Cautions: some slang and minced oaths, mild ethical confusion, and potential emotional intensity
I Remember Mama is the story of a family that is a mixture of the Old Country and the New World—Norway, and early twentieth-century San Francisco. The Hansons aren’t perfect, but their quaint, quirky ups and downs as the children mature, quarreling Norwegian relatives learn to get along, heirlooms are sold and bought back, the family is bereaved and added to, and young would-be Katrin pieces together her story, have all the steady, picturesque drama of any other loving, unusual, Norwegian family.
1948 | George Stevens | 134 min Watch Trailer
Some Slang and Minced Oaths
Oh my goodness
Oh my goodness
Oh my goodness
A child says that “in heaven or hell,” no cat was braver than hers.
Mild Ethical Confusion
A relative’s housekeeper initially appears to the family to be more to him than just a housekeeper. This situation is resolved later. In the midst of a medical emergency Mama takes a pragmatic stance on being forced into close quarters with “the woman”, and makes a jab at her sisters’ overemphasis on decorum by telling them, “She looks [like a] nice woman.”
An eccentric side character teaches a little boy “swear words” to help him cope with the pain of a broken leg. The real meaning of the Norwegian phrase is later revealed to be harmless, but the boy does not know this.
Mama and Papa protect their children from worry by deceiving them on a couple of occasions.
Mama breaks hospital rules to visit her child.
Some of the children briefly give way to true but unconstructive criticism of their aunts behind their backs.
A timid, high-strung woman says (probably hyperbolically) that if her sisters laugh at her, she’ll “jump in the bay.”
Mama says that a character who just died “looks happy,” though the spiritual state of the character is never addressed.
Mama and Papa reprove their children, but do not discipline them. The children are occasionally seen ignoring or condescending to them, or refusing to repent of disobedience. Mama and Papa are, however, consistently portrayed as wiser and more virtuous than the children.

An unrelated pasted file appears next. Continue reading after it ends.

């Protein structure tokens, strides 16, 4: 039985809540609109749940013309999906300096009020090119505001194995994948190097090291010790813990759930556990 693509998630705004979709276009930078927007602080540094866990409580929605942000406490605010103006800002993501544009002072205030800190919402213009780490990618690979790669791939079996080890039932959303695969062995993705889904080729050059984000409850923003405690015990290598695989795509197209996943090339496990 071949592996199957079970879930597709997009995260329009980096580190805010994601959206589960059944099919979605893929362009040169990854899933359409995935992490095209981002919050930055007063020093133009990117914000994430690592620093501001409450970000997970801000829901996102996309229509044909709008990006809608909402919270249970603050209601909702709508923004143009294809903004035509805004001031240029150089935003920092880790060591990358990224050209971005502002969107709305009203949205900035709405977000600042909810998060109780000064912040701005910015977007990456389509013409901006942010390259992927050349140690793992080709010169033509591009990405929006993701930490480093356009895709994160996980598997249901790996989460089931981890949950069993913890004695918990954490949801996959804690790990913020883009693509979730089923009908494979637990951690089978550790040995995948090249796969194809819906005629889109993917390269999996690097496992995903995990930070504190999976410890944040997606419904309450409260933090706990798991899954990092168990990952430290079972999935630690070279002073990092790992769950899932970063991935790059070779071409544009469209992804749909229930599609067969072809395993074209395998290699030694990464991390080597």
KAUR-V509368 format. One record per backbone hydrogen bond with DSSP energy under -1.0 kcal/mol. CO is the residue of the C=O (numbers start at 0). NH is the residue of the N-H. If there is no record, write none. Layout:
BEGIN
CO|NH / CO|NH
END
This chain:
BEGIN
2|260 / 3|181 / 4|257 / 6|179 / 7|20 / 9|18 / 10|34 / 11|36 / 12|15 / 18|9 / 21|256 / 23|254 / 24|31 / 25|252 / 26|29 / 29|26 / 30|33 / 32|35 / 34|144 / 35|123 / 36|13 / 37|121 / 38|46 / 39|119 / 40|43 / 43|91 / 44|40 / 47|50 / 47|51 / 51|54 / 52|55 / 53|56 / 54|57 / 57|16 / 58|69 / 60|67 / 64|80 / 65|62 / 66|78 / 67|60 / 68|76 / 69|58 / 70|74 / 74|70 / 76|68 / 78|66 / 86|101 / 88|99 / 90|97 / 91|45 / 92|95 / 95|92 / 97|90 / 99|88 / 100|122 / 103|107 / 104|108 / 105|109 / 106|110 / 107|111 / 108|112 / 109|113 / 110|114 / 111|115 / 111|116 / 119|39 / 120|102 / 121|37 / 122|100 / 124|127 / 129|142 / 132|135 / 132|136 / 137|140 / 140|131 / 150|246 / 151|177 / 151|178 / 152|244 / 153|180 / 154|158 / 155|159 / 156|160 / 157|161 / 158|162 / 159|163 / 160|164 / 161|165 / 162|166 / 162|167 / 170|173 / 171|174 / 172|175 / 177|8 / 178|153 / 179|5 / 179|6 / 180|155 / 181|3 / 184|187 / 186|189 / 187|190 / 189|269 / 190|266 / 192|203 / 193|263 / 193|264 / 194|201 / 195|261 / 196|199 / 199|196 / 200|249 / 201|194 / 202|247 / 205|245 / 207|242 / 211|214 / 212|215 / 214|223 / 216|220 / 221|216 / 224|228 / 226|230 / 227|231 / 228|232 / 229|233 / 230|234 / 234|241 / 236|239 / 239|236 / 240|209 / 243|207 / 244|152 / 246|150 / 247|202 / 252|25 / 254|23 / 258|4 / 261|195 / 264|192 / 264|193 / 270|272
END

The line “above all, to thine own self be true” is read from Shakespeare.
Potential Emotional Intensity
An older side character is seen dying, peacefully but in occasional pain.
A child undergoes surgery, and her family is seen worried.
Another child with a broken bone is seen in occasional pain.
A pet almost dies.
A cat is named Elizabeth before it is discovered to be a male. After one of the children refuses to change its name, the cat is called “Uncle Elizabeth”. No gender confusion was likely intended.
An extended family member is implied to be an alcoholic, and is seen with a flask or a bottle of wine a number of times. This is negatively portrayed. Positively-portrayed characters are said to drink port wine or sherry, and on one occasion drink a toast with wine. No one is ever implied to be drunk.
Papa smokes a pipe. A probably teenage Nels attempts to, as well, as a sign of maturity, but this results in a negative experience and is portrayed as foolish.
Papa is said to be a union member, and a strike is mentioned. This is not, however, portrayed positively.
Katrin tries to decide between going to college or getting a job.
A side character says that being a doctor and helping people who suffer “is to have a little of God in you.”
A gruff side character claims that women’s parents give them dowries because “they are so glad they don’t have to support their daughter, they pay money.”